<img height="1" width="1" alt="" style="display:none" src="https://www.facebook.com/tr?id=1018591751540382&amp;ev=PixelInitialized" />

Options and Opportunities

Found in: Leadership Blog

I’ve been considering recently, that our contemporary culture has listened to the siren song of big is beautiful when it comes to secondary education.

The economies of scale are tempting for increased finances and prestige. Economies of scale impress parents with a plethora of “options” which can easily be equated with opportunities.

Options however, are not opportunities.

When schools move to a ‘big school’ model, there are a number of factors that decrease a student’s opportunities. Imperceptibly, decisions start to be made to handle the numbers rather than the individuals.

If you have 180 or more students in each year group, how do you organise that?

I know! Test them and place them at levels you set based on your opinions of their capacity. Stream them: two advanced classes, three standard classes, and the inevitable general classes. Research has clearly shown that the effects of streaming on students are negative. Students do not get to see what others working at different levels looks like. Students who quickly understand a topic are denied the opportunity to reinforce their own learning (and their character) by helping others understand. Teachers make assumptions about who they’re teaching and at what level to pitch their lessons. There is little emotional energy for students to rise and replace students not performing in the advanced class (who wants to make the phone call “I’m sorry Mr and Mrs Parent, we’re moving your child down a level to make room for another student whose performance is stronger”).

When a student reaches Year 10, they are informed of cut off marks for particular courses. This helps to maintain good marks achieved by the school. In large groups, it is difficult to make exceptions for individual students below these cut off marks. Again, opportunity is denied because of perceived limits of capacity.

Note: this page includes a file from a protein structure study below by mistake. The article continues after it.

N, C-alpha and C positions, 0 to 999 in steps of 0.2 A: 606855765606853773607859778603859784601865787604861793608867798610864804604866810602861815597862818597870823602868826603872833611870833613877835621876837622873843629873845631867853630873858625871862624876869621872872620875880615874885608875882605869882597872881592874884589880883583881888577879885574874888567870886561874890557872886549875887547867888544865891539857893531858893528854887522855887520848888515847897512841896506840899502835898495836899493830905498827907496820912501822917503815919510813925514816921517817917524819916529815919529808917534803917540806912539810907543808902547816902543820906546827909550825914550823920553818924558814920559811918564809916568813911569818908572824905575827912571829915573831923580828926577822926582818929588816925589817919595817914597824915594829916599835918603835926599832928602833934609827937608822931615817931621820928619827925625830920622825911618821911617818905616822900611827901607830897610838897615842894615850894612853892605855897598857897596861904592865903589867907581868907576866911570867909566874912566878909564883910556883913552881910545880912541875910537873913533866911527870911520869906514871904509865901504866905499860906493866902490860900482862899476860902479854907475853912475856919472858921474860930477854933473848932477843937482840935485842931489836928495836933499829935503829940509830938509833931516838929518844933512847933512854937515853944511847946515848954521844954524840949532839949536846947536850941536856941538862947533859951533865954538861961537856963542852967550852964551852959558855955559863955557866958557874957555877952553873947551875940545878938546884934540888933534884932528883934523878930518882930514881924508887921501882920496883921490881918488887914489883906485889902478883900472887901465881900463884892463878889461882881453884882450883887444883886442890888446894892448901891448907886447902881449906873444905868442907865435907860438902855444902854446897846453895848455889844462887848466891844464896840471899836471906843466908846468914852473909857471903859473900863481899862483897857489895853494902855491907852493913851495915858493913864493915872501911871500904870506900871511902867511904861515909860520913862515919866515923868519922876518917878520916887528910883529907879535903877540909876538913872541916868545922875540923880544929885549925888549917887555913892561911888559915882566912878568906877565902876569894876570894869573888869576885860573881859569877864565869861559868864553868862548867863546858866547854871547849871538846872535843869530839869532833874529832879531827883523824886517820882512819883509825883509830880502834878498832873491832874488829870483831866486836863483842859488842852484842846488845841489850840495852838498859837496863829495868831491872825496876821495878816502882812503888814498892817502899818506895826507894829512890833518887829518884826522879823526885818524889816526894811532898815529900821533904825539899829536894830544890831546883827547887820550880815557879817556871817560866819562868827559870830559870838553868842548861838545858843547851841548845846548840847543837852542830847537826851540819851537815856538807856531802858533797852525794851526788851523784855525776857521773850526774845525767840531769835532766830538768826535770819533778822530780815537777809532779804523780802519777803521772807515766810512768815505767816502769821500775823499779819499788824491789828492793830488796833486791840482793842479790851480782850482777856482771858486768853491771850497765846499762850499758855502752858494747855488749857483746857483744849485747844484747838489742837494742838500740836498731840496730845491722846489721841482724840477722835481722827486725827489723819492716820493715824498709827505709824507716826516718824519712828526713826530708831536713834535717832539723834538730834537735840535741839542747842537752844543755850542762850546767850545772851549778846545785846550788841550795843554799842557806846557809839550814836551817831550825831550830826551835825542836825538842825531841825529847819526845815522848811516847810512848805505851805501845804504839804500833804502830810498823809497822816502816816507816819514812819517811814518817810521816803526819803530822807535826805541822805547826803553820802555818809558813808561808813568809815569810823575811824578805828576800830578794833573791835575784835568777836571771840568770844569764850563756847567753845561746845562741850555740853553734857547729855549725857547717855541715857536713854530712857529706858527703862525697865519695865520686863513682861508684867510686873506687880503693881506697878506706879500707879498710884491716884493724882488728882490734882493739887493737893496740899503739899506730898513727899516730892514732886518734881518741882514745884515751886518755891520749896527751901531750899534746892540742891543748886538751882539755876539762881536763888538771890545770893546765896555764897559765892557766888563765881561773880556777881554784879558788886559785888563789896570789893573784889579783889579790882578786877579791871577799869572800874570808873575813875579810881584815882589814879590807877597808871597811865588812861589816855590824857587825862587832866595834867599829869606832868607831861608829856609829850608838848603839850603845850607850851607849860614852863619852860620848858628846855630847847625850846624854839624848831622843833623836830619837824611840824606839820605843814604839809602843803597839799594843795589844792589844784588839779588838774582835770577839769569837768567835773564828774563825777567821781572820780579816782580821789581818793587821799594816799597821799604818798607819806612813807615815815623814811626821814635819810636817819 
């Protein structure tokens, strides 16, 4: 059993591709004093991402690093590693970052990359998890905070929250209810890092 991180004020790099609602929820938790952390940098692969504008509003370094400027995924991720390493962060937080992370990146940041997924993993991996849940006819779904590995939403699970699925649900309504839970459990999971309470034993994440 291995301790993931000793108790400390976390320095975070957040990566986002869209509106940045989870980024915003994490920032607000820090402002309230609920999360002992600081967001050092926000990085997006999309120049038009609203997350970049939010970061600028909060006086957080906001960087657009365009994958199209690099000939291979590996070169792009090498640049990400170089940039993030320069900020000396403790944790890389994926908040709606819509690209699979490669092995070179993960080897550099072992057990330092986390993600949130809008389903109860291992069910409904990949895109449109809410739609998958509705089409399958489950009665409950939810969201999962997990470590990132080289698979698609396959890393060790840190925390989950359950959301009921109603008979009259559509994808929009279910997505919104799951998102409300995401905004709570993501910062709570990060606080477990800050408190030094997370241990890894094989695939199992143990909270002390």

Although Mundaring Christian College is growing quickly, we have not embraced the ‘big school’ model. Our community will never grow too large to be able to respond to students’ individual needs.

These are the principles and values in education we embrace:

  • All students have the right to access the same curriculum
  • Testing will not be used to limit students’ opportunity, but as a basis from which they can improve
  • Students' futures are open, we will equip and encourage them to have hope and confidence as learners, and embrace opportunities with a growth mindset
  • While we will tailor the learning process for students to bring extension and support where and when needed, we will not stream students and limit their opportunity
  • We believe that the basis for improving students’ outcomes doesn’t lie in limiting access to subjects, but supporting teachers to improve the quality of teaching and learning that all students experience.

This year, in the secondary school, it has been deeply gratifying to see amongst the students who have come to our college from large school experiences, a consistent and marked improvement as well as feelings of being ‘cared for’. If you ask them, they’ll happily tell you.

Mr Rod McNeill